Autoimmune-prone mice share a promoter haplotype associated with reduced expression and function of the Fc receptor FcγRII

NR Pritchard, AJ Cutler, S Uribe, SJ Chadban, Bernard J Morley, KGC Smith

Research output: Contribution to journalArticle

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Abstract

Human autoimmune diseases thought to arise from the combined effects of multiple susceptibility genes include systemic lupus erythematosus (SLE) and autoimmune diabetes. Well-characterised polygenic mouse models closely resembling each of these diseases exist, and genetic evidence links receptors for the Fc portion of immunoglobulin G (FcR) with their pathogenesis in mice and humans [1-3]. FcRs may be activatory or inhibitory and regulate a variety of Immune and inflammatory processes [4,5]. FcγRII (CD32) negatively regulates activation of cells including B cells and macrophages [6]. FcγRII-deficient mice are prone to immune mediated disease [7-9]. The gene encoding Fc gamma RII, Fcgr2, is contained in genetic susceptibility Intervals in mouse models of SLE such as the New Zealand Black (NZB) contribution to the (NZB x New Zealand White (NZW)) F1 strain [1,10,11] and the BXSB strain [12], and in human SLE [1-3]. We therefore sequenced Fcgr2 and identified a haplotype defined by deletions in the Fcgr2 promoter region that is present in major SLE-prone mouse strains (NZB, BXSB, SB/Le, MRL, 129 [13]) and non-obese diabetic (NOD) mice but absent in control strains (BALB/c, C57BL/6, DBA/2, C57BL/10) and NZW mice. The autoimmune haplotype was associated with reduced cell-surface expression of FcγRII on macrophages and activated B cells and with hyperactive macrophages resembling those of Fc gamma RII-deficient mice, and is therefore likely to play an important role in the pathogenesis of SLE and possibly diabetes.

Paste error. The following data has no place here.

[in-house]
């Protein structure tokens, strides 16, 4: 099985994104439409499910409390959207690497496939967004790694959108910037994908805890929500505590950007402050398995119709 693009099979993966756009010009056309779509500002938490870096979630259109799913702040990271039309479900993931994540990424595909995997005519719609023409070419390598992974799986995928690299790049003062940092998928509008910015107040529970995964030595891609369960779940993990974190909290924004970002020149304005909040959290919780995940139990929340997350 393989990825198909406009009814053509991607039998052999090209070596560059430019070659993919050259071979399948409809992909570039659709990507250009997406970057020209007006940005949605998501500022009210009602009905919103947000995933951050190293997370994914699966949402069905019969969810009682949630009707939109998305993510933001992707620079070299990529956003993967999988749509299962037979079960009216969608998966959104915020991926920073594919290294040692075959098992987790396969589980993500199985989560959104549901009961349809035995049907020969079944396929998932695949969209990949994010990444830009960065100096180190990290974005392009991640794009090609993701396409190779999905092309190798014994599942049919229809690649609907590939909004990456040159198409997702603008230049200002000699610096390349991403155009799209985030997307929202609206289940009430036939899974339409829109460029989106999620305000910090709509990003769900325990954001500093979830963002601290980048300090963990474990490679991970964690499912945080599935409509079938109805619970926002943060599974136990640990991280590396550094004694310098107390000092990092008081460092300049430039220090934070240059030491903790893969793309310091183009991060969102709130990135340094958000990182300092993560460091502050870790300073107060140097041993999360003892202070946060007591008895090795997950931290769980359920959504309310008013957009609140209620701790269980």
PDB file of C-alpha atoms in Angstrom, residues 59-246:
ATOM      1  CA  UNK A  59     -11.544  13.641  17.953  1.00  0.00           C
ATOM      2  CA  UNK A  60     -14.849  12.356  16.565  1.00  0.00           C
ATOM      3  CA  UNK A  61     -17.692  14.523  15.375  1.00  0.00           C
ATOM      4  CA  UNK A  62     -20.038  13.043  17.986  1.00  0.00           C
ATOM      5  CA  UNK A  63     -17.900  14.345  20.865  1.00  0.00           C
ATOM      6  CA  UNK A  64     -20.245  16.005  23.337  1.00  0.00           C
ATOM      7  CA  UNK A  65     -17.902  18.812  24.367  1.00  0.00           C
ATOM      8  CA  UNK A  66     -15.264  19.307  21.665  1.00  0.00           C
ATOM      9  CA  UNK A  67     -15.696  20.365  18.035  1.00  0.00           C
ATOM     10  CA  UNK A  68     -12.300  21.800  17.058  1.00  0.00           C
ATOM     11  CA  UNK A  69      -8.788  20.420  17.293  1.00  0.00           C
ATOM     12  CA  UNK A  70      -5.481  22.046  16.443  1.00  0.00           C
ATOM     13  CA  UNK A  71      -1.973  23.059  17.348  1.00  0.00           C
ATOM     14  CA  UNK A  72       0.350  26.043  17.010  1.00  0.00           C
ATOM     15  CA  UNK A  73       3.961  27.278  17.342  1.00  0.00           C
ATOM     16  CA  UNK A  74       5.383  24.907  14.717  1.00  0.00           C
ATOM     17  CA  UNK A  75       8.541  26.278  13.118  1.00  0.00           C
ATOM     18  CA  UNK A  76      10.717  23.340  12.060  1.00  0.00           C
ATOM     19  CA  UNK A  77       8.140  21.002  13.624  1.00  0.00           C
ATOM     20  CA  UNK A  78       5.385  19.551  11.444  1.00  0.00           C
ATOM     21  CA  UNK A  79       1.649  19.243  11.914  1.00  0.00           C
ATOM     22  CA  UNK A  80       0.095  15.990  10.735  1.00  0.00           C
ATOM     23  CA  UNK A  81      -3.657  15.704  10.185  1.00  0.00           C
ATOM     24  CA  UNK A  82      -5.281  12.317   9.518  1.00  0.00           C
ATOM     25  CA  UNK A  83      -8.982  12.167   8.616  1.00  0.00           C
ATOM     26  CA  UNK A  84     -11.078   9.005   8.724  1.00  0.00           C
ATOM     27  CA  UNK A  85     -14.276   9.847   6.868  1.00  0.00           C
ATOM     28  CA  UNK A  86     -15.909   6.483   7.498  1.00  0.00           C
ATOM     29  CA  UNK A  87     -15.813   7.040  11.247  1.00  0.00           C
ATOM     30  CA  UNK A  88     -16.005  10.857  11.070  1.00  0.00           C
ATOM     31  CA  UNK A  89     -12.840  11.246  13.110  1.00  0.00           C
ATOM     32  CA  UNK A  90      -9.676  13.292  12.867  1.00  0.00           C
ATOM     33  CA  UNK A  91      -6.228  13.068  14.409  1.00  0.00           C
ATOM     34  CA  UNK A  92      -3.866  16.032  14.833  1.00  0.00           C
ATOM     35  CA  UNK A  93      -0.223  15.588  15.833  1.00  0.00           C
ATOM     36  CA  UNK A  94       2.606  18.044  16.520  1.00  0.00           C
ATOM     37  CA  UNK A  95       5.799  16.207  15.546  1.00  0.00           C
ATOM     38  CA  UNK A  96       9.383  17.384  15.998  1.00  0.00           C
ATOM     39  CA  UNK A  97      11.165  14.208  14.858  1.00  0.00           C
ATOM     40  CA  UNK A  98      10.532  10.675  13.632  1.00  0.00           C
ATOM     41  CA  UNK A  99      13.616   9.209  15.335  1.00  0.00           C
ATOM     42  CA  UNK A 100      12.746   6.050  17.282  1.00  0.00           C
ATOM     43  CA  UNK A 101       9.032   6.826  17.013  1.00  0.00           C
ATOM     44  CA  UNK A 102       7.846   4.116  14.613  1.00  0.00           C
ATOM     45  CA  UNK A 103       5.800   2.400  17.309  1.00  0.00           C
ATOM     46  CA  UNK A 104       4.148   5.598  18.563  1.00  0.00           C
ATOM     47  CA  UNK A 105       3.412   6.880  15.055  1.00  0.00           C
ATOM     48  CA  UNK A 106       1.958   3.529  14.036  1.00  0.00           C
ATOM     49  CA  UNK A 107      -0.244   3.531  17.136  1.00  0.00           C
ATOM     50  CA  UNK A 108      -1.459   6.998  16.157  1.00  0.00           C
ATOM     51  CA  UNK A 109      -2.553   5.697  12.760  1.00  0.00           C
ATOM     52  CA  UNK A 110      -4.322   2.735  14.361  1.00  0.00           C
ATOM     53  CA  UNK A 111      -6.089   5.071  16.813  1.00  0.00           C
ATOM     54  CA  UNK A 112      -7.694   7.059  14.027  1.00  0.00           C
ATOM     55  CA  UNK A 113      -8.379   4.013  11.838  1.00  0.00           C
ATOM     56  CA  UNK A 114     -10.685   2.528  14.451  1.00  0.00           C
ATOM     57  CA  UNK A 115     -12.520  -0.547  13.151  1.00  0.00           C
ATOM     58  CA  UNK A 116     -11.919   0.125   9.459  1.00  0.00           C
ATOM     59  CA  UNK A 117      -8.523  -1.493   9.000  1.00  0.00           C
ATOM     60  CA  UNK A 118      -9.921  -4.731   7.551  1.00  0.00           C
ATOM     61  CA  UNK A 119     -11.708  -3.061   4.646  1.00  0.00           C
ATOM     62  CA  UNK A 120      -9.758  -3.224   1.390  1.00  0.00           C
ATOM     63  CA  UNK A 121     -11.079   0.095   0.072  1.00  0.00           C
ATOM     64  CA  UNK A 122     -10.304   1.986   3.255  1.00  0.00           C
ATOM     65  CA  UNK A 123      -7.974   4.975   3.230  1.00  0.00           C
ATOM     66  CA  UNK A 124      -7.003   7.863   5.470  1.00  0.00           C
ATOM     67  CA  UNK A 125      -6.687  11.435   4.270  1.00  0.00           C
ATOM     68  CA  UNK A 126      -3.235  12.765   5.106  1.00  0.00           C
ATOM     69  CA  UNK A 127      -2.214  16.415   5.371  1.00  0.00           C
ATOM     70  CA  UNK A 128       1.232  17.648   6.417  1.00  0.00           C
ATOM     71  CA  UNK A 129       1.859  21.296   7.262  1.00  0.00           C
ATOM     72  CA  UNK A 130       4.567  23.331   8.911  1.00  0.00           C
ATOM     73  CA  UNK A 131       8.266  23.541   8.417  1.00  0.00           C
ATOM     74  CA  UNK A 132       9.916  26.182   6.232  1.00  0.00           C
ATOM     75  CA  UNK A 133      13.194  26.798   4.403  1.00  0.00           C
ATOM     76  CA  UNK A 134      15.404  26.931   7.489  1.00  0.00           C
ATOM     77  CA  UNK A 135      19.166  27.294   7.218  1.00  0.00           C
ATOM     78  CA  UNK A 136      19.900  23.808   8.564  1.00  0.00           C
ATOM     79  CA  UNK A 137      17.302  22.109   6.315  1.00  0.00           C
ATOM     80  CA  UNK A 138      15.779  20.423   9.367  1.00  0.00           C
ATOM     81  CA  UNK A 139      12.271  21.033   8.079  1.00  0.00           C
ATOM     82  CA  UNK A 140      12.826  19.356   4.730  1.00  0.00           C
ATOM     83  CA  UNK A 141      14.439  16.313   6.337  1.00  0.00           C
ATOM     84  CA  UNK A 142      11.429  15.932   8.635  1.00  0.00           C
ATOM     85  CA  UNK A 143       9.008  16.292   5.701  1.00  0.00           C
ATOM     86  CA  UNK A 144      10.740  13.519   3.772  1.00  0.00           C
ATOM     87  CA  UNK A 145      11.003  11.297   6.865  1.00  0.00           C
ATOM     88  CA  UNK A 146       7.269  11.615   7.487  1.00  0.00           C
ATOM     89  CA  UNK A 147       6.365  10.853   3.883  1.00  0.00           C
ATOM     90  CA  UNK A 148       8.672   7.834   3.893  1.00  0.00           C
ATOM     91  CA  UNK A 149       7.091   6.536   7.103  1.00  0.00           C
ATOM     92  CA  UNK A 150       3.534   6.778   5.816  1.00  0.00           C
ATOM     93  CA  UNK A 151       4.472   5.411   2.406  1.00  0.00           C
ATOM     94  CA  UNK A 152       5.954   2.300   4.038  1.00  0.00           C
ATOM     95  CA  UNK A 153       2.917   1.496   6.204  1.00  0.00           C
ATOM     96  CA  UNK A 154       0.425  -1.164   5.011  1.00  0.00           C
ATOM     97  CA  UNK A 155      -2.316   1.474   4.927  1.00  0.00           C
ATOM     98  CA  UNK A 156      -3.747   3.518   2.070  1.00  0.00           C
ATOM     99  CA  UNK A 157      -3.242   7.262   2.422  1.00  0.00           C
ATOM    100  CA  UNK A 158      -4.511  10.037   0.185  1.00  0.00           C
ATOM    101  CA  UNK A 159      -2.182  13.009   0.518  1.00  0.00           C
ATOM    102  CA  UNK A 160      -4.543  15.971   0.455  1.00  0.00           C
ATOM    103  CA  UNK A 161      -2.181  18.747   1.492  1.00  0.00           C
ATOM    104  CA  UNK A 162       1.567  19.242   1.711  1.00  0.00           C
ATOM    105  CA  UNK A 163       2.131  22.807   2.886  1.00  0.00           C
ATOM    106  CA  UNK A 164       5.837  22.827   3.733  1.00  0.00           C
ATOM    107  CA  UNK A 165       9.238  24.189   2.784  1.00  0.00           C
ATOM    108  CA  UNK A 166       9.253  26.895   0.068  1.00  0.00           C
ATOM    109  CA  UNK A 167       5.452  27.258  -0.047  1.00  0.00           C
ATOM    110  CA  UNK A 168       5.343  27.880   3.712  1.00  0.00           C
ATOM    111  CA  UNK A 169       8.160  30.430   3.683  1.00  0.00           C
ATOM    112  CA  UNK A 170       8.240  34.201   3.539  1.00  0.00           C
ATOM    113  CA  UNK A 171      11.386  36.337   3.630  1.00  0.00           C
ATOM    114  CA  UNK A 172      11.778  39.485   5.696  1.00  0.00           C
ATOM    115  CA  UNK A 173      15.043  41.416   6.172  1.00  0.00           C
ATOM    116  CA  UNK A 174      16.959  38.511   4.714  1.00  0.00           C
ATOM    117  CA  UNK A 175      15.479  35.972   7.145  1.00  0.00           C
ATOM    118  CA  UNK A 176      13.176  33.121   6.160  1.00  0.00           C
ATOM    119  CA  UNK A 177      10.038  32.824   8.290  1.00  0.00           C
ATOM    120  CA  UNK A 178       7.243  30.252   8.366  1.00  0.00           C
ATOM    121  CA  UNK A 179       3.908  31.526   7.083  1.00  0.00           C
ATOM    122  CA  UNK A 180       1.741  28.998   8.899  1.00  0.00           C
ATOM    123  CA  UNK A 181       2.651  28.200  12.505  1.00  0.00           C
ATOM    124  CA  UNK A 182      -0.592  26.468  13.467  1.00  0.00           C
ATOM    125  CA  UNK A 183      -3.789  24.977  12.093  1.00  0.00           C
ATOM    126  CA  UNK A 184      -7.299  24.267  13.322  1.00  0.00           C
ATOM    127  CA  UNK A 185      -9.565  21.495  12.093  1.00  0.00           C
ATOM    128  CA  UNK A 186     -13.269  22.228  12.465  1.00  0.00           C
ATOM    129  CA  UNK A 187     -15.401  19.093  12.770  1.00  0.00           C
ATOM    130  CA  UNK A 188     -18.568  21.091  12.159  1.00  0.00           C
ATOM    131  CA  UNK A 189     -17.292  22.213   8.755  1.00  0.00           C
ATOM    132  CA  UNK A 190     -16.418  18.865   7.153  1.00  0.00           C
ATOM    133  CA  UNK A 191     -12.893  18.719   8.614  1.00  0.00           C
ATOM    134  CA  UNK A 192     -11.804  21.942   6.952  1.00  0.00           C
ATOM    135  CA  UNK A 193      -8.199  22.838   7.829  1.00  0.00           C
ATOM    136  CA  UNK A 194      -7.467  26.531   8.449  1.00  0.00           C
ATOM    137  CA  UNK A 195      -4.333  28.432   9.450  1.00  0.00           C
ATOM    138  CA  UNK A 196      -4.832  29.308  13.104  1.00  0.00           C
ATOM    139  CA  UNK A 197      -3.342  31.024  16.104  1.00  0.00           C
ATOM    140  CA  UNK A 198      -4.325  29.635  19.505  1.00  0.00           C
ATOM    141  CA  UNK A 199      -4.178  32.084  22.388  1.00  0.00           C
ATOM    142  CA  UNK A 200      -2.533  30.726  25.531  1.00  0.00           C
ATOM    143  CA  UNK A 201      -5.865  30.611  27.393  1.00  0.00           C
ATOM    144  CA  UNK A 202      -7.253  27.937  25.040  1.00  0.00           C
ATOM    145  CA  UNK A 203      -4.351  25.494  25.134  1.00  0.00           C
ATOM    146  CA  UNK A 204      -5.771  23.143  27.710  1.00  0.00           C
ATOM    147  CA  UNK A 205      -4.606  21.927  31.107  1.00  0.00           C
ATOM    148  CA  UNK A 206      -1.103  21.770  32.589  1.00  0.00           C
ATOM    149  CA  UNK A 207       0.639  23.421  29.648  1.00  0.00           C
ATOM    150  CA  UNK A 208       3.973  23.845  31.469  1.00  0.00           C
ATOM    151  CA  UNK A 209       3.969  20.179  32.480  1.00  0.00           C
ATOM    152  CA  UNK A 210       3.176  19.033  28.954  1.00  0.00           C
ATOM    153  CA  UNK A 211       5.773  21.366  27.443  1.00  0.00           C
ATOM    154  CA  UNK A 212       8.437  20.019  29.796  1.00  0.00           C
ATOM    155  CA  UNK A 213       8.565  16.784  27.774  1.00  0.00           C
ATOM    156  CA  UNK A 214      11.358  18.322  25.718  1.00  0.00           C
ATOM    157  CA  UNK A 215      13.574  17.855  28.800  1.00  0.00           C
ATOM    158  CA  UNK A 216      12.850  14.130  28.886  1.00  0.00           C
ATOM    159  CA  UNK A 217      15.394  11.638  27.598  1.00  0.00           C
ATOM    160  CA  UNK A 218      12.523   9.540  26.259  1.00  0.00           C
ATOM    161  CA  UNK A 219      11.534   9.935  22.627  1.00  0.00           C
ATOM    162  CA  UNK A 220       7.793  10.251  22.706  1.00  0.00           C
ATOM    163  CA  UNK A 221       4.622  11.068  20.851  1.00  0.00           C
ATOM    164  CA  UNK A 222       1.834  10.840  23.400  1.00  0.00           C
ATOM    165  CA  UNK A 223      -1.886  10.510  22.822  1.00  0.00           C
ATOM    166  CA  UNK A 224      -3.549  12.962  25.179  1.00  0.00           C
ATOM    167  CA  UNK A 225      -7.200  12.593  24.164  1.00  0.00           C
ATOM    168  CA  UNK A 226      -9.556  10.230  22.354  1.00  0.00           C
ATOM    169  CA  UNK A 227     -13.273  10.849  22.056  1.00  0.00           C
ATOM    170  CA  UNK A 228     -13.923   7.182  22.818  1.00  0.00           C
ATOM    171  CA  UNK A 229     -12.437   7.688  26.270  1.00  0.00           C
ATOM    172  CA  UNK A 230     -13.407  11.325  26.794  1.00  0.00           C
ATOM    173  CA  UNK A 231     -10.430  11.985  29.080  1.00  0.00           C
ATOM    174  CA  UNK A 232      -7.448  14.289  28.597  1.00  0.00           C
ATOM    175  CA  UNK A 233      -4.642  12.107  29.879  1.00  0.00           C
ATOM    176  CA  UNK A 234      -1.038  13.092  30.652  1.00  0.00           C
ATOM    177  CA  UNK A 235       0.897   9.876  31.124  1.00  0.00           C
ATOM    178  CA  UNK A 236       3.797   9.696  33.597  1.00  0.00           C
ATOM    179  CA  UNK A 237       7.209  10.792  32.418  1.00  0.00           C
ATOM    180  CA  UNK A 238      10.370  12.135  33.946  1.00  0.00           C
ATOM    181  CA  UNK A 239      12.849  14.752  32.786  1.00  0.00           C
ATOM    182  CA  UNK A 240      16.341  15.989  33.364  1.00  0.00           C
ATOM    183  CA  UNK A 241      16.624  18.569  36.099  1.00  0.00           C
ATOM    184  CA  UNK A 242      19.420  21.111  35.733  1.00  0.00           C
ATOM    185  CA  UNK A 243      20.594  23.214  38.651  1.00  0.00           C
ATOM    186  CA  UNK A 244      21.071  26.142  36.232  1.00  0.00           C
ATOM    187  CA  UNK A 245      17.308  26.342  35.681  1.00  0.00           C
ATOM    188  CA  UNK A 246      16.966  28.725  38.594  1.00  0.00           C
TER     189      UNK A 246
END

Original languageEnglish
Pages (from-to)227-230
Number of pages4
JournalCurrent Biology
Volume10
Issue number4
DOIs
Publication statusPublished - 15 Feb 2000

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